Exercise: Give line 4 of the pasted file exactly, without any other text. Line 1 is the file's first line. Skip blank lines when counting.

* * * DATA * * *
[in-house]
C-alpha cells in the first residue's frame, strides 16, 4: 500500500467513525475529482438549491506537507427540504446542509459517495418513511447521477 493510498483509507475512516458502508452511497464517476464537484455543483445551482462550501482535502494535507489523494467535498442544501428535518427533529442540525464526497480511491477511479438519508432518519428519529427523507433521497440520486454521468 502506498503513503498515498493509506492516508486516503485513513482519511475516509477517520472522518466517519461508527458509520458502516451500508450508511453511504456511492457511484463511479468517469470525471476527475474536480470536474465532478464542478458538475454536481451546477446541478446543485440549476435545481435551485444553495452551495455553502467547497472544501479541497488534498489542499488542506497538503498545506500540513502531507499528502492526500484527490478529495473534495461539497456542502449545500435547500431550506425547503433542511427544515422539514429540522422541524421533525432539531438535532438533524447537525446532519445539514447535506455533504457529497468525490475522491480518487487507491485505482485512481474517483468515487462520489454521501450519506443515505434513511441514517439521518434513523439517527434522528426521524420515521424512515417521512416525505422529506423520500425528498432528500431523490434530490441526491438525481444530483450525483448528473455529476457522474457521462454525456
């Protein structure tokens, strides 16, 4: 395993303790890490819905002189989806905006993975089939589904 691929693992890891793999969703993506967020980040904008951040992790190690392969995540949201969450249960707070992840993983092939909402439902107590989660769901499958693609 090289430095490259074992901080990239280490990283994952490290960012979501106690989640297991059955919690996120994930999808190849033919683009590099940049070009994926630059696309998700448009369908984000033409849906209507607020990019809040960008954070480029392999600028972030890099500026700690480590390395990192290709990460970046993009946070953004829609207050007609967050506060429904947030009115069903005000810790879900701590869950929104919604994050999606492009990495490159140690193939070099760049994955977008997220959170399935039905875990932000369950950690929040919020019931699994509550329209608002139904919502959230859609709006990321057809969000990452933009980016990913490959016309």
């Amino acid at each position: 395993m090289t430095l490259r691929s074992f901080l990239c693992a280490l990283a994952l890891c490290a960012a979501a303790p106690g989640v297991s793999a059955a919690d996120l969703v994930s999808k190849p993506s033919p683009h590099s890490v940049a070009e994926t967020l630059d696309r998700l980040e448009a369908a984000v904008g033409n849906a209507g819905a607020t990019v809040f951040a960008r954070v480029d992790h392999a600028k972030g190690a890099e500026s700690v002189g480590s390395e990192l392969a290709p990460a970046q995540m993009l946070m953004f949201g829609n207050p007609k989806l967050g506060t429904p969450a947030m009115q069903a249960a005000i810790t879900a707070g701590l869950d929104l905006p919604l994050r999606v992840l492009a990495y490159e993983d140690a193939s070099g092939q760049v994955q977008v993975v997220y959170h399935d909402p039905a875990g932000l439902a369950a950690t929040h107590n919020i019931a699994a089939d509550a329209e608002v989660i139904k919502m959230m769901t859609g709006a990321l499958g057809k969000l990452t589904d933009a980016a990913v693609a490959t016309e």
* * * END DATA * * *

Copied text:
């Amino acid at each position: 395993m090289t430095l490259r691929s074992f901080l990239c693992a280490l990283a994952l890891c490290a960012a979501a303790p106690g989640v297991s793999a059955a919690d996120l969703v994930s999808k190849p993506s033919p683009h590099s890490v940049a070009e994926t967020l630059d696309r998700l980040e448009a369908a984000v904008g033409n849906a209507g819905a607020t990019v809040f951040a960008r954070v480029d992790h392999a600028k972030g190690a890099e500026s700690v002189g480590s390395e990192l392969a290709p990460a970046q995540m993009l946070m953004f949201g829609n207050p007609k989806l967050g506060t429904p969450a947030m009115q069903a249960a005000i810790t879900a707070g701590l869950d929104l905006p919604l994050r999606v992840l492009a990495y490159e993983d140690a193939s070099g092939q760049v994955q977008v993975v997220y959170h399935d909402p039905a875990g932000l439902a369950a950690t929040h107590n919020i019931a699994a089939d509550a329209e608002v989660i139904k919502m959230m769901t859609g709006a990321l499958g057809k969000l990452t589904d933009a980016a990913v693609a490959t016309e």